Eddie Hobbs under no pressure to stand for Renua in election

Leader Lucinda Creighton says financial consultant doing ‘Trojan work’ to grow party

  Eddie Hobbs with Lucinda Creighton  at  the launch of Renua. The controversy over whether he will run as a candidate is not an issue for the party. Photograph: Cyril Byrne

Eddie Hobbs with Lucinda Creighton at the launch of Renua. The controversy over whether he will run as a candidate is not an issue for the party. Photograph: Cyril Byrne

 

Renua Ireland has said the controversy over whether Eddie Hobbs will run as a candidate is not an issue for the party.

There has been criticism from commentators that Mr Hobbs’s unwillingness to state an intention to stand would act as a drag for support.

However, leader Lucinda Creighton said yesterday it might be an issue for the media but it was not for Renua.

“[Eddie Hobbs] will decide with his family. Meanwhile he is doing Trojan work building this organisation nationwide,” she said. “He has really rolled up his sleeves and is working around the clock to build a viable alternative for Irish citizens to vote for at the next election – quite unlike many of his armchair critics.”

She was supported by deputy leader Billy Timmins, who said it was understandable that the media would be putting a lot of pressure on a high-profile figure like the financial consultant.

Meanwhile, a group of independent TDs and councillors who want to collaborate electorally have scheduled a meeting for prospective candidates in Tullamore on March 28th.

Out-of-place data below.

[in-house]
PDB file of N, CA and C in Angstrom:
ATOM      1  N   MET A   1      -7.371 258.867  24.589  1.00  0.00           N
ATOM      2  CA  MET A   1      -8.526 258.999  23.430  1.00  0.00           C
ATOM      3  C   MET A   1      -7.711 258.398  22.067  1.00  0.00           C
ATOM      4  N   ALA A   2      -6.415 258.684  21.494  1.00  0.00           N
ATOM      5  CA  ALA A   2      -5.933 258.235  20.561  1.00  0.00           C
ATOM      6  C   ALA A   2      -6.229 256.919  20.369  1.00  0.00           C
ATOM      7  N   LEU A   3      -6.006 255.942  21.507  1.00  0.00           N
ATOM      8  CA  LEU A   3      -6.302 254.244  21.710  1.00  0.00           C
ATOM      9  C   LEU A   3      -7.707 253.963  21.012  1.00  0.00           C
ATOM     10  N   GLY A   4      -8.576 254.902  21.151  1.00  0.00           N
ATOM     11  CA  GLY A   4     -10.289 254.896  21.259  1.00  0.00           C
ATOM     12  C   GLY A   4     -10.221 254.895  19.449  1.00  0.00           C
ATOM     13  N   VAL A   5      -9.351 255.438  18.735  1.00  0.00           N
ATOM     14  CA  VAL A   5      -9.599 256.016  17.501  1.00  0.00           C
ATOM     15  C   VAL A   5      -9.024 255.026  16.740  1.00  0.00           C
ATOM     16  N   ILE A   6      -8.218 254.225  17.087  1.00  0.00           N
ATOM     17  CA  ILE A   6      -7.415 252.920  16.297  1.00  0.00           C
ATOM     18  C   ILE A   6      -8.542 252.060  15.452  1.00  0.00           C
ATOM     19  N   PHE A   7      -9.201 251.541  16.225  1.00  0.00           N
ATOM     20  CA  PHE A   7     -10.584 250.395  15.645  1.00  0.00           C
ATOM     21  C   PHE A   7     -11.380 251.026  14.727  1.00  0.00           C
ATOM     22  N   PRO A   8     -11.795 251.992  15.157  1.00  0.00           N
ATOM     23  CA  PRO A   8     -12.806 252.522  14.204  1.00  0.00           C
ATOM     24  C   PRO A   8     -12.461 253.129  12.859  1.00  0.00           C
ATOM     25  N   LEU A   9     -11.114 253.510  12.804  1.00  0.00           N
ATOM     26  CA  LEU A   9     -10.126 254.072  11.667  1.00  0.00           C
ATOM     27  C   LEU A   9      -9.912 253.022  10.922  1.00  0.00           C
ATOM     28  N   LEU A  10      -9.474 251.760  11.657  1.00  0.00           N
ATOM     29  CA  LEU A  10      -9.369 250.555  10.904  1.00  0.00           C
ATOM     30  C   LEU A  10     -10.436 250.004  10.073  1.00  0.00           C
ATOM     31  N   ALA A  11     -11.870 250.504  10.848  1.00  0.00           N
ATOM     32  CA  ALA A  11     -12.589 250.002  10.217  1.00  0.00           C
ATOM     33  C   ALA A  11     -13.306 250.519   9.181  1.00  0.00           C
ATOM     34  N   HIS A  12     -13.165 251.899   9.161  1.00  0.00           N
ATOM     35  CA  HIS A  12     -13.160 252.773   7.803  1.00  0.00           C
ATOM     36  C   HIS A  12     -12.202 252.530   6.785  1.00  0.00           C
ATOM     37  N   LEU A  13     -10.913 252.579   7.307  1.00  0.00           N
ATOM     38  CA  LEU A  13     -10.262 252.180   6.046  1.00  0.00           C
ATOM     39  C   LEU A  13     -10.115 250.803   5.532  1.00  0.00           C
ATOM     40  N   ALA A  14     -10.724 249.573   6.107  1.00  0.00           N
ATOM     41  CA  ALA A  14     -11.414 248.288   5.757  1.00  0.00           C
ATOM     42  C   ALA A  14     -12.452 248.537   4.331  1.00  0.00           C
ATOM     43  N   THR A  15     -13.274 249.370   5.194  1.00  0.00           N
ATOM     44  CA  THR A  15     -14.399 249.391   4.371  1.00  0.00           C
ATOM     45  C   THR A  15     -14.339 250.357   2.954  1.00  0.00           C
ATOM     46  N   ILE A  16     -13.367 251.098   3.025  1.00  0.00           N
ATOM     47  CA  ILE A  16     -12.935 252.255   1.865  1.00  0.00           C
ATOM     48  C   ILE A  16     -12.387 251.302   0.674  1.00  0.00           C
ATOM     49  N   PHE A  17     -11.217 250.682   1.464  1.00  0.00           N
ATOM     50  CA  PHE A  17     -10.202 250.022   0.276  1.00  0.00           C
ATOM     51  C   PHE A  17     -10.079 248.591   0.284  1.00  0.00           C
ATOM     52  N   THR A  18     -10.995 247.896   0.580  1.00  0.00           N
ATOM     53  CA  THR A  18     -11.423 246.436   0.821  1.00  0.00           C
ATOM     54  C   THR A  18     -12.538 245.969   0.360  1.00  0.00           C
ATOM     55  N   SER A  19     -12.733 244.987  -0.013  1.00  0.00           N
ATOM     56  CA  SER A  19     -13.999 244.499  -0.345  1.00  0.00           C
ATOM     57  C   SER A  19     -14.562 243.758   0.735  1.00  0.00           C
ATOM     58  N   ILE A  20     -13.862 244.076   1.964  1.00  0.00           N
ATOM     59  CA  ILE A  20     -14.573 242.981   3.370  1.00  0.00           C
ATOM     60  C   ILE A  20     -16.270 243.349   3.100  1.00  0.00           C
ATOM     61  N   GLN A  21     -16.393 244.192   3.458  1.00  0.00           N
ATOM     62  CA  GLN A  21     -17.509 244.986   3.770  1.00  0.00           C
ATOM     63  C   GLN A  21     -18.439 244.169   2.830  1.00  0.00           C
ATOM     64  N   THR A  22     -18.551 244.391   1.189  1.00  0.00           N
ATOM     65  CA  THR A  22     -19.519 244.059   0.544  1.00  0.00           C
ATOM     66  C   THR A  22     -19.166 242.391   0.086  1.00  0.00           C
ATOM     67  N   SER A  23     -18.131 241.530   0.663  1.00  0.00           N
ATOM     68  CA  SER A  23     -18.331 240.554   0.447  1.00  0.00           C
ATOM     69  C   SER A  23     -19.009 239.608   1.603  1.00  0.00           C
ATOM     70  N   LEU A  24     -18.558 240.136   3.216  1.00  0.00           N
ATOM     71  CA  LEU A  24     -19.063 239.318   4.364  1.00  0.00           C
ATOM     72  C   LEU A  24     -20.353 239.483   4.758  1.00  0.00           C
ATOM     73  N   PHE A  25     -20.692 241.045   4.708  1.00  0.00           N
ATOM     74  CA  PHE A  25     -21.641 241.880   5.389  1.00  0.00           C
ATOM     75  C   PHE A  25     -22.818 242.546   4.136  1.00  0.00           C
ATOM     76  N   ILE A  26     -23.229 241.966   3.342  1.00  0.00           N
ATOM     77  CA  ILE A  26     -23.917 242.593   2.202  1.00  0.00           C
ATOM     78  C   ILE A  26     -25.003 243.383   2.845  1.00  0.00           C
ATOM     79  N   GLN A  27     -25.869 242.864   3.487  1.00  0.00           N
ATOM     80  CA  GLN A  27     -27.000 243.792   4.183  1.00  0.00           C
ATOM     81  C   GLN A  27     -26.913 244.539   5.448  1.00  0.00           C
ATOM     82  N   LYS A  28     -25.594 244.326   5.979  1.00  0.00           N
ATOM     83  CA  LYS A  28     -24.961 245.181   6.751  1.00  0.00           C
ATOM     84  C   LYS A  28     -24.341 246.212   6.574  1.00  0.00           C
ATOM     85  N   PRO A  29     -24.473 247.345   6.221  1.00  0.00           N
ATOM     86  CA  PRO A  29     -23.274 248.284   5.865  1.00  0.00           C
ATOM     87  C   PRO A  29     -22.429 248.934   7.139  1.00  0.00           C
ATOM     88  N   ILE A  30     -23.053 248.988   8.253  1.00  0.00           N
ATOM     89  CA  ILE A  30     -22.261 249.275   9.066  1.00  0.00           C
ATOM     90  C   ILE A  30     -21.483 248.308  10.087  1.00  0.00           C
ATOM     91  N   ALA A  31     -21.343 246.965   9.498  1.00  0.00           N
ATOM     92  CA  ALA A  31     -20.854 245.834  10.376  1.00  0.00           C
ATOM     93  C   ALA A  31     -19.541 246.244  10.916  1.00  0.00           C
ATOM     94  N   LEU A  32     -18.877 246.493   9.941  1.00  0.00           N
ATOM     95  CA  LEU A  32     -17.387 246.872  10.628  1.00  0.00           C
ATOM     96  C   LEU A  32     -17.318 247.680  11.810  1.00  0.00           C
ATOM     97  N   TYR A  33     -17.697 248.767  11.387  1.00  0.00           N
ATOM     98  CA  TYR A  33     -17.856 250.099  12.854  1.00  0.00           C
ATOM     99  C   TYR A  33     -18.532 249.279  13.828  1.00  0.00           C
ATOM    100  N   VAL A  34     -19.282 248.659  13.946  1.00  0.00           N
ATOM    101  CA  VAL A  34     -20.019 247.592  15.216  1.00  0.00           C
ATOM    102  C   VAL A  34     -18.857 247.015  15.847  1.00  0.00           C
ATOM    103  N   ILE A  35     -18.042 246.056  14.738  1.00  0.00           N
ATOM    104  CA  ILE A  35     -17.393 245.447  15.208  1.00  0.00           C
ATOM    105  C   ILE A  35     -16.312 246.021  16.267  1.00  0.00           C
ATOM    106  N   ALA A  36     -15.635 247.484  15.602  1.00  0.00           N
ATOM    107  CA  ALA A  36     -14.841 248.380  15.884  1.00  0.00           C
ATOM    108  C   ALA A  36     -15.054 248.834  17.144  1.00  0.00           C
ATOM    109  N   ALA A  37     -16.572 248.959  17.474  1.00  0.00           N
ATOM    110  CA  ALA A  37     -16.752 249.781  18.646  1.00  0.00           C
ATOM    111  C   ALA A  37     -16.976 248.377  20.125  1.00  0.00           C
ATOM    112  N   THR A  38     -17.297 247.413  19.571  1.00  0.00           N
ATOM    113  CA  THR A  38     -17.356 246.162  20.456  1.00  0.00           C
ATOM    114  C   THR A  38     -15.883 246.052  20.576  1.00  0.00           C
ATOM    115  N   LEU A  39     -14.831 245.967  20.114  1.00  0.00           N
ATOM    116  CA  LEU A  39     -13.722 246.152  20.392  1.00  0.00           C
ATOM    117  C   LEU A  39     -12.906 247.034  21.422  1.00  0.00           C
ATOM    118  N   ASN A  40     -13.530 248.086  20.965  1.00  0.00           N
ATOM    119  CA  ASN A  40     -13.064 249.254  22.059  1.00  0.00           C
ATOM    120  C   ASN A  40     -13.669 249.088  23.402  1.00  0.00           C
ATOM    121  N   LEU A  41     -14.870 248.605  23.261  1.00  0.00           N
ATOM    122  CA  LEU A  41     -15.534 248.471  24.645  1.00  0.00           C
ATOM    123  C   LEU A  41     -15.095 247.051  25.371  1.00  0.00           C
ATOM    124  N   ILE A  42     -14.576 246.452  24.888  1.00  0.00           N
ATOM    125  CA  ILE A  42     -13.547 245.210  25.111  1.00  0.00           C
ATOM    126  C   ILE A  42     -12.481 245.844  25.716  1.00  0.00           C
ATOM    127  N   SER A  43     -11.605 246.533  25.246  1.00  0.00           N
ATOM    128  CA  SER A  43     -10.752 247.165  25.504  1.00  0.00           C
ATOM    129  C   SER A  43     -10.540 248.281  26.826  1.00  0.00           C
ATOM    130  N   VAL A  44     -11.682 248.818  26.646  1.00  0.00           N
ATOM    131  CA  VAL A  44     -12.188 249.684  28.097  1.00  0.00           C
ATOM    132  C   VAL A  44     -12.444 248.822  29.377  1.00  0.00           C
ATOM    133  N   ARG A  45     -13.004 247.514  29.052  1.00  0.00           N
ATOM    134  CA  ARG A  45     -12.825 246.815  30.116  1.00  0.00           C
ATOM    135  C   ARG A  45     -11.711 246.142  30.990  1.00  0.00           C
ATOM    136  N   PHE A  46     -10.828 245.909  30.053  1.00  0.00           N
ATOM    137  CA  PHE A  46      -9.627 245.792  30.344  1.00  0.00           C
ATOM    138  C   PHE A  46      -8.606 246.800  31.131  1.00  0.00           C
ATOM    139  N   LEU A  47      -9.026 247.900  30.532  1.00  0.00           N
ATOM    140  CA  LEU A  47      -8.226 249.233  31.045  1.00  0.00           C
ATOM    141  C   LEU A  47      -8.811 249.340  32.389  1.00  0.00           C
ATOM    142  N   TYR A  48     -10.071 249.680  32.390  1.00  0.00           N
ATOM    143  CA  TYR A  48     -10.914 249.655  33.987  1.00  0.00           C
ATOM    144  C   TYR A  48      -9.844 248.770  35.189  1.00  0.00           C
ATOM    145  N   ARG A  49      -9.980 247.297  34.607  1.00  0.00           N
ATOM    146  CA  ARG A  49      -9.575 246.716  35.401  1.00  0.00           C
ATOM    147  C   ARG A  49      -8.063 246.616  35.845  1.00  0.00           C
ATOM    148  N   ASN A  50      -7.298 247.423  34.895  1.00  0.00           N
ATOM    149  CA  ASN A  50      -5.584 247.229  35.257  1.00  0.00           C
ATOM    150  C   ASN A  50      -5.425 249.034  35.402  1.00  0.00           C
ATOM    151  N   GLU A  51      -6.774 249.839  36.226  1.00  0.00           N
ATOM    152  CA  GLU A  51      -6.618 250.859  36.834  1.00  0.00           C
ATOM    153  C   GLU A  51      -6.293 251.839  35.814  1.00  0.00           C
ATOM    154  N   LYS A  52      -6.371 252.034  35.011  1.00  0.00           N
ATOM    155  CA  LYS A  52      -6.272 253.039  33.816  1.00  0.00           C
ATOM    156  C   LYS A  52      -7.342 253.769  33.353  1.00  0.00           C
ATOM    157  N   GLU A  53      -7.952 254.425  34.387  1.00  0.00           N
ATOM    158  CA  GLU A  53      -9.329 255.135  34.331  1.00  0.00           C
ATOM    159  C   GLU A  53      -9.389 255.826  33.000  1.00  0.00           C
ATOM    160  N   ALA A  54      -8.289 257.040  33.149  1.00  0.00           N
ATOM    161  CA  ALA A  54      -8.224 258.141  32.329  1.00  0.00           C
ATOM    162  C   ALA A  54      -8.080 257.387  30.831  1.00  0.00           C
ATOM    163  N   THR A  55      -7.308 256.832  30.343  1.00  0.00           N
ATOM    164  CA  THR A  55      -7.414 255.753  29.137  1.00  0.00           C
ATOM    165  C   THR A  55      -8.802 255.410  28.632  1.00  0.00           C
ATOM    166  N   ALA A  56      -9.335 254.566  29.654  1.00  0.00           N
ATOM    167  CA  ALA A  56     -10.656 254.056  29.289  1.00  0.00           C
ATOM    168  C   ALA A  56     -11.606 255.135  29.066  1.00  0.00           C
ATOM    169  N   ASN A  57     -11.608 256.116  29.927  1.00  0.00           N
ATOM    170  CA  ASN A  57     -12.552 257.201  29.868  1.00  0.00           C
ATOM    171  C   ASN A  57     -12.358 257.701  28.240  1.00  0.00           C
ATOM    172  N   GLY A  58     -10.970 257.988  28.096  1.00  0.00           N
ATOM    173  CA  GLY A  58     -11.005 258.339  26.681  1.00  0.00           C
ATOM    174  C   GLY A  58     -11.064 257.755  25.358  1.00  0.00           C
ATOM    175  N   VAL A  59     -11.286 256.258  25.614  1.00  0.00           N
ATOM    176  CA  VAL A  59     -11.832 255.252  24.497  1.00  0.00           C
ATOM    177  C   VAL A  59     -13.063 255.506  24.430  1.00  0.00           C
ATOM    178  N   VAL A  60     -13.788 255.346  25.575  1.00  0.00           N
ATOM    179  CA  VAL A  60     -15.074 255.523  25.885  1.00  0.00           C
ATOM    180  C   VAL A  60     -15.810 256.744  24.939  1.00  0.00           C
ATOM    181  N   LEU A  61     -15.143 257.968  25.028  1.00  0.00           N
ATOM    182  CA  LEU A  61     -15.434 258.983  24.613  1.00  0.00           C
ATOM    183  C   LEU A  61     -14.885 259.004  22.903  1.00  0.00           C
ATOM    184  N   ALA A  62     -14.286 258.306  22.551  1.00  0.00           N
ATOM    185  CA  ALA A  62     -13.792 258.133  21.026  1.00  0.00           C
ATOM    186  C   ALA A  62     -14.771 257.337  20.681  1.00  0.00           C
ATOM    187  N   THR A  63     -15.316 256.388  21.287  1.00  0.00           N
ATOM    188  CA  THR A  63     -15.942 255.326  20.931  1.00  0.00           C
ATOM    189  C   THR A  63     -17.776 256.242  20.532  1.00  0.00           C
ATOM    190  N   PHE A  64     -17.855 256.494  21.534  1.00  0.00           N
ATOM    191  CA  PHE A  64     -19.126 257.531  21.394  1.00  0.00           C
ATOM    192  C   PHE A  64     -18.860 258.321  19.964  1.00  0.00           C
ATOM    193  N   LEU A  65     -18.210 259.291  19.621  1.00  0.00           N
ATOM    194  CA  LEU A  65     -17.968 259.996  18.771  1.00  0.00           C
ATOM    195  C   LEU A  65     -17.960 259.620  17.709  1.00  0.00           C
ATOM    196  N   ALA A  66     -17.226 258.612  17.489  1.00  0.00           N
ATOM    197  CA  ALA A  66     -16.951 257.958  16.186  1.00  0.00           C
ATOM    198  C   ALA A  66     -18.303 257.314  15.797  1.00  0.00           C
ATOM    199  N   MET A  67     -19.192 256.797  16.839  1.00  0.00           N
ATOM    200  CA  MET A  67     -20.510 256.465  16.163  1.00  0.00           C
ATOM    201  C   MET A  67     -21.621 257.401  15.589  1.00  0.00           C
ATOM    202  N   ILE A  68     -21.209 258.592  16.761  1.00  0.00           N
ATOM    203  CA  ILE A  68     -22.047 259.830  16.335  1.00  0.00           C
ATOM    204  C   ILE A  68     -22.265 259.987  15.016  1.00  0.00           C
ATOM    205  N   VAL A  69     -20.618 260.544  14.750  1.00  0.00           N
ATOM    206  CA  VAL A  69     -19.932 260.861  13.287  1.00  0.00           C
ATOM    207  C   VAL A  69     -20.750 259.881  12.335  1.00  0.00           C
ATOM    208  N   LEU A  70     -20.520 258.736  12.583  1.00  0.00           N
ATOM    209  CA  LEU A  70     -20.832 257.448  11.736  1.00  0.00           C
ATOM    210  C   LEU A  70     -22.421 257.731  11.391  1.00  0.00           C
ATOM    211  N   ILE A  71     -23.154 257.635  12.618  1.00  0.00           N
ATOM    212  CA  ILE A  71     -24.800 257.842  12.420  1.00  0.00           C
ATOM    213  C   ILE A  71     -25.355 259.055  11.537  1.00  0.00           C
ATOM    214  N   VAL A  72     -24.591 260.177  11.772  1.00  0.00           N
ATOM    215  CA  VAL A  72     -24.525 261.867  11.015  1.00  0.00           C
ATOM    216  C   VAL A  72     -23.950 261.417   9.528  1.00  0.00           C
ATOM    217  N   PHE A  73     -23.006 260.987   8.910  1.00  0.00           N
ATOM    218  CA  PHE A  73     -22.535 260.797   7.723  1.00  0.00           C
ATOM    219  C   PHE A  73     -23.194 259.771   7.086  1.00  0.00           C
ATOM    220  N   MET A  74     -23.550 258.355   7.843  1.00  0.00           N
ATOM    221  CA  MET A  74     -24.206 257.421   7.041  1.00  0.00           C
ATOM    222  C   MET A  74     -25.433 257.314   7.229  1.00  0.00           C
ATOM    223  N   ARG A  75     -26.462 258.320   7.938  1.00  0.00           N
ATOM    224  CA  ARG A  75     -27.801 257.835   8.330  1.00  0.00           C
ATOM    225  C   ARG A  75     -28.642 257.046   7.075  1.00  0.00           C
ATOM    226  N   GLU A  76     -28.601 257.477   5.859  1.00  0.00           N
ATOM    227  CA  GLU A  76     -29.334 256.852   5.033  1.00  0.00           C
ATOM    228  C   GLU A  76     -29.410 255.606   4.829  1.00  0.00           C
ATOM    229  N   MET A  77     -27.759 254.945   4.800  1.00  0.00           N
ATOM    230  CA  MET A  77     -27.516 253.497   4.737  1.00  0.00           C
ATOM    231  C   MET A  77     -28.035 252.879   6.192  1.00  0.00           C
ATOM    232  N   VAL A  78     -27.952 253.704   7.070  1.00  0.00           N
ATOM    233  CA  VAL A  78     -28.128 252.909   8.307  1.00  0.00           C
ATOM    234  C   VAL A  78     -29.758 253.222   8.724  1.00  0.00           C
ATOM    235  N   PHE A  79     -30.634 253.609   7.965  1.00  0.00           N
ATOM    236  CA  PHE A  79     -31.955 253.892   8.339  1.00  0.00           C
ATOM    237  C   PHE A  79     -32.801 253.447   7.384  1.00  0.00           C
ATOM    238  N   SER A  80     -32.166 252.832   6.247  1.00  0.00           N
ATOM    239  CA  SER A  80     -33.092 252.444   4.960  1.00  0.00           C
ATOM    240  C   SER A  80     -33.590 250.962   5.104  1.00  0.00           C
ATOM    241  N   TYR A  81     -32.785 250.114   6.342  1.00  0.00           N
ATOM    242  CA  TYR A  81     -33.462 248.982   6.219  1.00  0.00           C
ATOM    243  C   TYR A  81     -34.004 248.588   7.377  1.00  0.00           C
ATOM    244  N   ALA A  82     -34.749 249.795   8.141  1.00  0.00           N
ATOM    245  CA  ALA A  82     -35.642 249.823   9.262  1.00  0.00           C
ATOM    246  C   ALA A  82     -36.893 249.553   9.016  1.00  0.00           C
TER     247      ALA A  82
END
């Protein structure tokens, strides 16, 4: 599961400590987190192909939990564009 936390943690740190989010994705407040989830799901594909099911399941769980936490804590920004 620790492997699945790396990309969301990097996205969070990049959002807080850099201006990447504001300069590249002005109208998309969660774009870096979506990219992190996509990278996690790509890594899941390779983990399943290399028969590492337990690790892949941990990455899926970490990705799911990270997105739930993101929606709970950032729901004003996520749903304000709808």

Yesterday one of its leading members, Independent TD Finian McGrath, said they expected as many as 80 independent councillors would attend the meeting but that the maximum number the grouping would pick was 40.

Other TDs involved include the group’s informal leader Shane Ross, Tom Fleming, Michael Fitzmaurice, John Halligan, and the independent Senator Gerard Craughwell.

Principles

Mr McGrath said the group would try to agree on a broad set of principles.

A third possible coalition or grouping might emerge from TDs in the Dáil early in the summer.

A number of unions involved in the anti-water charge protests have organised a two-day conference in early May and have involved representatives of Sinn Féin, the smaller left-wing parties, community groups, left-wing TDs and councillors and other interested groups.

The meeting will be presented with a draft document setting out broad principles.